4. Operating intentions
The health of the aquatic environment
What are we seeking to achieve?
This outcome covers the Fisheries Act 1996 obligations to ensure
sustainability (including maintaining stock levels and managing the
adverse effects of fishing on the aquatic environment), promoting
sustainable fishing in international fisheries, and working with other
agencies to address impacts on the environment and fisheries
resources not caused by fishing.
What will we do to achieve this?
Provide frameworks and incentives to improve environmental
performance of fisheries
This role includes improving legislative and policy frameworks,
such the Fisheries Act, and developing new management tools
to improve environmental performance. Where practical, we aim
to give stakeholders incentives to develop innovative ways to
meet the required fisheries environmental standards. Fisheries
plans allow tangata whenua and stakeholders to do this. Cost
recovery provides incentives for commercial fishers to change
fishing practices which have adverse effects on the environment.
Beyond the Exclusive Economic Zone (EEZ), the Ministry promotes
policy and governance arrangements to ensure sustainable
management of high-seas fisheries and works with international
fora to eliminate subsidies that lead to over-capacity.
Set standards for environmental performance of fishing
Fishing can adversely affect the aquatic environment, such as
by incidental capture of seabirds or mammals or disturbance
of seabed communities. Effective management requires
environmental fisheries standards to be set and achieved.
Standards should help achieve this outcome by defining the
acceptable level of risk to the aquatic environment from fishing
impacts, and the acceptable level of impacts of fishing on stocks.
In setting standards, we need to consider biological limits,
uncertainty in information, society's views on current use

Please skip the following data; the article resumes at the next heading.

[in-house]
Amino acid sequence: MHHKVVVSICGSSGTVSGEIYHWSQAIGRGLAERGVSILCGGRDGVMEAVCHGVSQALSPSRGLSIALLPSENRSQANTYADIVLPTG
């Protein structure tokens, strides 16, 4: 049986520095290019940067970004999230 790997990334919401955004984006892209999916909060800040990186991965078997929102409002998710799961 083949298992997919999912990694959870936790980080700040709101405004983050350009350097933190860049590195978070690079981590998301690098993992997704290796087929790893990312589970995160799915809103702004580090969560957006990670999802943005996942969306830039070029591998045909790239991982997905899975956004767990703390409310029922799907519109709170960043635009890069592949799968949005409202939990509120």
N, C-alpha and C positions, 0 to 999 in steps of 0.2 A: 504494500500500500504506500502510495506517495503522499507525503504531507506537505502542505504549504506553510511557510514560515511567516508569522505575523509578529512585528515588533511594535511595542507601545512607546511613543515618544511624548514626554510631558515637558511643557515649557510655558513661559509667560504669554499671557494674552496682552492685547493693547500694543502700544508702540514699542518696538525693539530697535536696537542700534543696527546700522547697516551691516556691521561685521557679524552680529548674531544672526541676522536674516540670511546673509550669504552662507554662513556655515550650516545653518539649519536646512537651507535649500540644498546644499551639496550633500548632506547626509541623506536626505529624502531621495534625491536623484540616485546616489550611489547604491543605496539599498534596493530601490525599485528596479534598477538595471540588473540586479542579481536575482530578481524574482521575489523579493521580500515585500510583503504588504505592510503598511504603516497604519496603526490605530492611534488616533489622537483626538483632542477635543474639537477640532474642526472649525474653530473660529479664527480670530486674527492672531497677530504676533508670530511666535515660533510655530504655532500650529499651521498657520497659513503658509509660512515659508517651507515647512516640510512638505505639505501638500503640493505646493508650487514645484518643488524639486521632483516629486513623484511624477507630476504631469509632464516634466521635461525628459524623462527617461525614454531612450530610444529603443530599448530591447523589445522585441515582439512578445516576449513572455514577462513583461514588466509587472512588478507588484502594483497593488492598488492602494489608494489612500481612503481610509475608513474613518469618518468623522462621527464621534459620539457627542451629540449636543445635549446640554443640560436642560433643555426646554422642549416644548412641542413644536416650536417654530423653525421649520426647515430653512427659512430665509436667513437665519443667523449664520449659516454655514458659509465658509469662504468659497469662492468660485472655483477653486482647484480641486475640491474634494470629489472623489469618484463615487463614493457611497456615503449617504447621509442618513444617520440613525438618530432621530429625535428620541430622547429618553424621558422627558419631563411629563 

(including tangata whenua and stakeholder views) and the
needs of future generations. Standards will be consistent with
legislation and will be enhanced over time. Standards will
be implemented consistent with the precautionary approach.
Monitoring and review of performance against standards is also
needed so that changes can be made if new information comes
to light or if the standard is not having the expected result.
Ensure environmental rules are met
Rules are intended to influence fisher behaviour so standards
and higher level outcomes can be achieved. Most rules for fisher
behaviour are in the form of regulation. An effective compliance
regime achieves a desirable level of compliance; an efficient one
achieves that goal at least cost using a combination of incentives
and penalties. Since self-control is the cheapest form of
enforcement, any compliance regime should aim to obtain the
desirable level through voluntary compliance, wherever practical.
Education and information may encourage fishers to keep within
limits, but penalties (usually fines imposed by the Courts) will
always be needed to ensure some standards are met.
Contribute to processes that reduce impacts not caused by
The Ministry works with other agencies - mainly Department of
Conservation, Ministry for the Environment, and regional councils
- to ensure that action is taken to reduce adverse impacts on
the environment that are not caused by fishing, and to reform
policy and legal frameworks with the aim of improving the
management of such impacts. Sedimentation and pollution
can have a direct and detrimental effect on the productivity of
fisheries. In addition, there are factors other than fishing that
contribute to adverse outcomes, such as declining populations
of protected species. We work to ensure that fishing is not
severely restricted without also attempting to control other
activities that contribute to these adverse outcomes.
Information on fisheries resources may also be useful in setting
measures to manage non-fishing activities, both domestically
How will we demonstrate success?
The primary performance measures for this outcome are:
- The percentage of stocks in the quota management system
that are at or above target level is increasing.
- Fishing-related mortality of protected species - including
sealions, fur seals, seabirds, and dolphins - is declining or
below agreed limits.
- A representative range of New Zealand's marine habitats and
ecosystems is protected from impacts of fishing by 2020.
- All fisheries plans describe how relevant environmental
standards will be met and include monitoring programmes to
- Conservation and management measures, consistent with any
fisheries sustainability standards set by the International
Standards Organisation (or, in their absence, consistent with
any relevant standards adopted in New Zealand), are adopted
within five years (by 2013) by all Regional Fisheries
Management Organisations (RFMOs) in which New Zealand
is an active participant.